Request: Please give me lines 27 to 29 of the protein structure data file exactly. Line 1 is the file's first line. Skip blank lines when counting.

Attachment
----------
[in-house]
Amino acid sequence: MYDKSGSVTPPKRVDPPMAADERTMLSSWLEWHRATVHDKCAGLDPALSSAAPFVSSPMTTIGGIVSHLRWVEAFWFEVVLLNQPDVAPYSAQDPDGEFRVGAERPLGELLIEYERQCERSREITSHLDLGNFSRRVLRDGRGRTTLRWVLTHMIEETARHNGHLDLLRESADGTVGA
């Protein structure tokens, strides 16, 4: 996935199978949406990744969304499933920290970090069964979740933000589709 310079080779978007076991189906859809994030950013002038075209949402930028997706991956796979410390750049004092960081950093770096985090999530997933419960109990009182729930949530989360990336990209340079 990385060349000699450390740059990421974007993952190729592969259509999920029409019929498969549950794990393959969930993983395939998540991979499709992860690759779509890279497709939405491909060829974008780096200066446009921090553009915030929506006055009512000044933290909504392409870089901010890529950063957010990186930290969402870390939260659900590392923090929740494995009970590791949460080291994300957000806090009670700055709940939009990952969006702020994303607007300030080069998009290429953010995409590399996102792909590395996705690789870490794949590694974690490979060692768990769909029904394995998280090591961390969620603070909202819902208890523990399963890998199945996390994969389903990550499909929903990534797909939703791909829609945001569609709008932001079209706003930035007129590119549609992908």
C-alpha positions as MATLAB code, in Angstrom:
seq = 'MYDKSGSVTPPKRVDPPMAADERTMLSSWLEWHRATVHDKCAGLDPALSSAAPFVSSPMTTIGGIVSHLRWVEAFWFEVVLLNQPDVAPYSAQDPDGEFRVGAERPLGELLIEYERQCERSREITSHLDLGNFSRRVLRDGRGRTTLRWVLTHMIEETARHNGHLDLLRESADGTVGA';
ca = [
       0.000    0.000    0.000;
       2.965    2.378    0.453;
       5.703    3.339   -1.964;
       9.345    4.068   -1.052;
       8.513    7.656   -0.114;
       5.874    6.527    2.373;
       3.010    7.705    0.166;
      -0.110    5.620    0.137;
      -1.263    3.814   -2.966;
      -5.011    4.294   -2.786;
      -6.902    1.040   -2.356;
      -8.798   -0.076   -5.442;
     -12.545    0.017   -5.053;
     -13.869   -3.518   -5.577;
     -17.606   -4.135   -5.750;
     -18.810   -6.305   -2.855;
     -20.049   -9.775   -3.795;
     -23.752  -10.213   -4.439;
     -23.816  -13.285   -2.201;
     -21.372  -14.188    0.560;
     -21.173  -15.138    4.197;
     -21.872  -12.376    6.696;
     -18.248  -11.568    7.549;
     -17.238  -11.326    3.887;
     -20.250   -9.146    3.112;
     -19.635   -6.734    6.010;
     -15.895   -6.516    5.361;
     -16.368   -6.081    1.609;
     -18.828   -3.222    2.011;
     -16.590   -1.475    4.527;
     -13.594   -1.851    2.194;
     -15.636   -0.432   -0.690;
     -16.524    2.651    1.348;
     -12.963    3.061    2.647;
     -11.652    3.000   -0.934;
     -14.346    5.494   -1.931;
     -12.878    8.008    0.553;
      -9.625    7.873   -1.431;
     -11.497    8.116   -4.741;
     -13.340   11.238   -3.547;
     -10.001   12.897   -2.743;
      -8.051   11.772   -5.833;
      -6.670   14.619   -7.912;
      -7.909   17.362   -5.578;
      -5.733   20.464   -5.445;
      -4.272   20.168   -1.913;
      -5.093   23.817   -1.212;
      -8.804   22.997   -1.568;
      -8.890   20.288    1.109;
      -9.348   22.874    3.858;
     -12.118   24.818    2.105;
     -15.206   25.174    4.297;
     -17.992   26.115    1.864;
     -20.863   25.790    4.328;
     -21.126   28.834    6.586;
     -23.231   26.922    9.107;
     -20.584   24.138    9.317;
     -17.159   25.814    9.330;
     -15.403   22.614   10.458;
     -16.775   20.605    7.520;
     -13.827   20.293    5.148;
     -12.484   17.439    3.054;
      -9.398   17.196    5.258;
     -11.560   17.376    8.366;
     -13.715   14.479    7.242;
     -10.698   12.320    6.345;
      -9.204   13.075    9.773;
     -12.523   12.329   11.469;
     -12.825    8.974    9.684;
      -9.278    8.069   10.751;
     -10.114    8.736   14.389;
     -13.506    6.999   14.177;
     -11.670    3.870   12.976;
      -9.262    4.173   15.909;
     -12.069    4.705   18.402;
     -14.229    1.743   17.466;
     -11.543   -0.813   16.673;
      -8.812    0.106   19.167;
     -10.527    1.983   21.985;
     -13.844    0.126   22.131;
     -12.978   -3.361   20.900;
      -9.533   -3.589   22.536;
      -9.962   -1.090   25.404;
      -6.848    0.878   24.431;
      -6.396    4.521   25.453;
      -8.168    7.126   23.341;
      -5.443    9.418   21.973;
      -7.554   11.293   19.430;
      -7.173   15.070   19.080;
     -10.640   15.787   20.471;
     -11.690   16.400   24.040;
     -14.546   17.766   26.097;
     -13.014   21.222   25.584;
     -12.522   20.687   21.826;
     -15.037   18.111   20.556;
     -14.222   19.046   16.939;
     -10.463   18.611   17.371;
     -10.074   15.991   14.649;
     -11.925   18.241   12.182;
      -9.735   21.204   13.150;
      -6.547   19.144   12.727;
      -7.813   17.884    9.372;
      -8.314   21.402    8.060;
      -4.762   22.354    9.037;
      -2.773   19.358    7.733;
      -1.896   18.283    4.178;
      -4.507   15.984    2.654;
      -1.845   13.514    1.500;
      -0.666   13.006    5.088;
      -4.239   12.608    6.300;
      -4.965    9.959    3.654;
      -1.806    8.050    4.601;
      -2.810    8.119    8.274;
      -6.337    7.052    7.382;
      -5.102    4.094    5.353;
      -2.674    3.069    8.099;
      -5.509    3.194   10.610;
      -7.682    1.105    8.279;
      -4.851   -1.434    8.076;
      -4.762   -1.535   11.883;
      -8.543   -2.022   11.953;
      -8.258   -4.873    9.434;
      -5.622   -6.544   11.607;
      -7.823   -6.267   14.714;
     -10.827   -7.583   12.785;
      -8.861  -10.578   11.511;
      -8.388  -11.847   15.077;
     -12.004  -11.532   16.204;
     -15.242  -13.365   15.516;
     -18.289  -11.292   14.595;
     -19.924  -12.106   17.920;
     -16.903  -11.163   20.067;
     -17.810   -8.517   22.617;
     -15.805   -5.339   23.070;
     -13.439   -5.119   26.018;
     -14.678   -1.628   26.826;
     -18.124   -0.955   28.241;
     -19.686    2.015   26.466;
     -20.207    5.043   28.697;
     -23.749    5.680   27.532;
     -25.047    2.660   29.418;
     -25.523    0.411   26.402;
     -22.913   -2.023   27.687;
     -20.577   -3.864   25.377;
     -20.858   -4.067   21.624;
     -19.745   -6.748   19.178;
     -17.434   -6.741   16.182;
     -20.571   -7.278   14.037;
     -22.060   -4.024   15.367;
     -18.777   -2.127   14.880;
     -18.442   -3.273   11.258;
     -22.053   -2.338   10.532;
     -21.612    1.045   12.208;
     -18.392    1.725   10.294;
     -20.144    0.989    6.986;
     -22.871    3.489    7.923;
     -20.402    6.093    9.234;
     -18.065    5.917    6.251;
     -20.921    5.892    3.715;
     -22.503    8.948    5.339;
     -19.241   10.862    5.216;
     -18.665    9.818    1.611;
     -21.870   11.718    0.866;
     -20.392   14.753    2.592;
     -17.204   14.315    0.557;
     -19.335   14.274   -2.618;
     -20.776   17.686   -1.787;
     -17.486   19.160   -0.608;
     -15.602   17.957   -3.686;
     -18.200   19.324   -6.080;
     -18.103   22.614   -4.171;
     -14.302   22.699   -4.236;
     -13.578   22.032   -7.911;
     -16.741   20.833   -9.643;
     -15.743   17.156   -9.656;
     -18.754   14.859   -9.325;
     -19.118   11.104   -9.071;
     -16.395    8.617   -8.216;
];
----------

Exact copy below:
     -21.173  -15.138    4.197;
     -21.872  -12.376    6.696;
     -18.248  -11.568    7.549;